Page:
I want to block a certain driver module from loading in the linux kernel. So I created a file in /etc/modprobe.d/cdc_acm.conf. In this file I added the following line:

install cdc_acm /bin/false

This works as expected when issuing:

modprobe cdc-acm

libkmod: ERROR libkmod/libkmod-module.c:924
command_do: Error running install command for cdc_acm ERROR: could not
insert 'cdc_acm': Operation not permitted

The problem is that when I use the insmod utility the module is loaded:

insmod cdc-acm.ko

[ 1051.914578] cdc_acm 2-1.1:1.0:
usb_probe_interface [ 1051.919437] cdc_acm 2-1.1:1.0:
usb_probe_interface - got id [ 1051.926323] cdc_acm 2-1.1:1.0:
ttyACM0: USB ACM device [ 1051.934700] usbcore: registered new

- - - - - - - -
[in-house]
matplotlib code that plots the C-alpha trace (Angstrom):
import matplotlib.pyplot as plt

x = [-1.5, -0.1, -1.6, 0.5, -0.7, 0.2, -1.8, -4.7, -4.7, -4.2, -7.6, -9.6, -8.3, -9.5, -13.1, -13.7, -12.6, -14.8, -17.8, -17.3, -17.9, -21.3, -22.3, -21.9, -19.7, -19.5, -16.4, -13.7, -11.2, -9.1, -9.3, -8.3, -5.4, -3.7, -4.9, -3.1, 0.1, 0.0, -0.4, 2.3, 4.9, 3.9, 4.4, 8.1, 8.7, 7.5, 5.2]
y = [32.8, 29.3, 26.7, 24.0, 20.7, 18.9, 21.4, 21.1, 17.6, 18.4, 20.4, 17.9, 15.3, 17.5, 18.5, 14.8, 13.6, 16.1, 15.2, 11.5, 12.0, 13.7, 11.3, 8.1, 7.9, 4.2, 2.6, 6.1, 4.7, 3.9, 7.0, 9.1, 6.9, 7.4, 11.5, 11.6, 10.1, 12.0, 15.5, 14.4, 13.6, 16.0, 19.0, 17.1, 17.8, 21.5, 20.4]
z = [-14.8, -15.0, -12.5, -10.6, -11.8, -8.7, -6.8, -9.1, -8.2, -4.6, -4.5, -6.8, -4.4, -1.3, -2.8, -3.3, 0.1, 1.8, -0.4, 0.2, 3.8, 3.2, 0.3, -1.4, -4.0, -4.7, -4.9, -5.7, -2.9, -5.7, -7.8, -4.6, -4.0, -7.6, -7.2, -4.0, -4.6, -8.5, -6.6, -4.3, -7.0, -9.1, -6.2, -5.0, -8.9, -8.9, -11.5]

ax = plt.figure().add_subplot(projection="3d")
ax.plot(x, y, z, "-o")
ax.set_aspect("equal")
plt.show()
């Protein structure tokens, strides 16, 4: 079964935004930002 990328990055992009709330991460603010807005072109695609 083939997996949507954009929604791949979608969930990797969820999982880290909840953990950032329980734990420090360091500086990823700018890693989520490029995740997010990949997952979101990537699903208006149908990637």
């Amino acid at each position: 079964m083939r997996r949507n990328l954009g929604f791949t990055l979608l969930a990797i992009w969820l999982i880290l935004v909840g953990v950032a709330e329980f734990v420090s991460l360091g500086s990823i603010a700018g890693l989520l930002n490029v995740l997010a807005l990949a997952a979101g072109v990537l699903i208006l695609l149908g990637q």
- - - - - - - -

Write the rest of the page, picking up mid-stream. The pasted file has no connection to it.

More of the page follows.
interface driver cdc_acm [ 1051.941315] cdc_acm: USB Abstract Control
Model driver for USB modems and ISDN adapters

Why is this happening is there a way to create a blacklist file for insmod ?

  • 1
    Does rm cdc-acm.ko do what you want? insmod is supposed to work at a lower level than modprobe and pretty much just assume that you know what you are doing. You will get the same result from insmod - < cdc-acm.ko without insmod having any idea that you are loading cdc-acm.ko.
    – user
    Commented May 15, 2013 at 13:02
  • I need to have the driver on the filesystem, but to disable accidental loading of the driver, so I can't remove it.
    – Diurpaneus
    Commented May 15, 2013 at 13:57

1 Answer 1


The blacklist is read by modprobe where insmod just tries to insert a module without bothering with dependencies or blacklists or anything.

insmod man page:

insmod is a trivial program to insert a module into the kernel. Most users will want to 
use modprobe(8) instead, which is more clever and can handle module dependencies.

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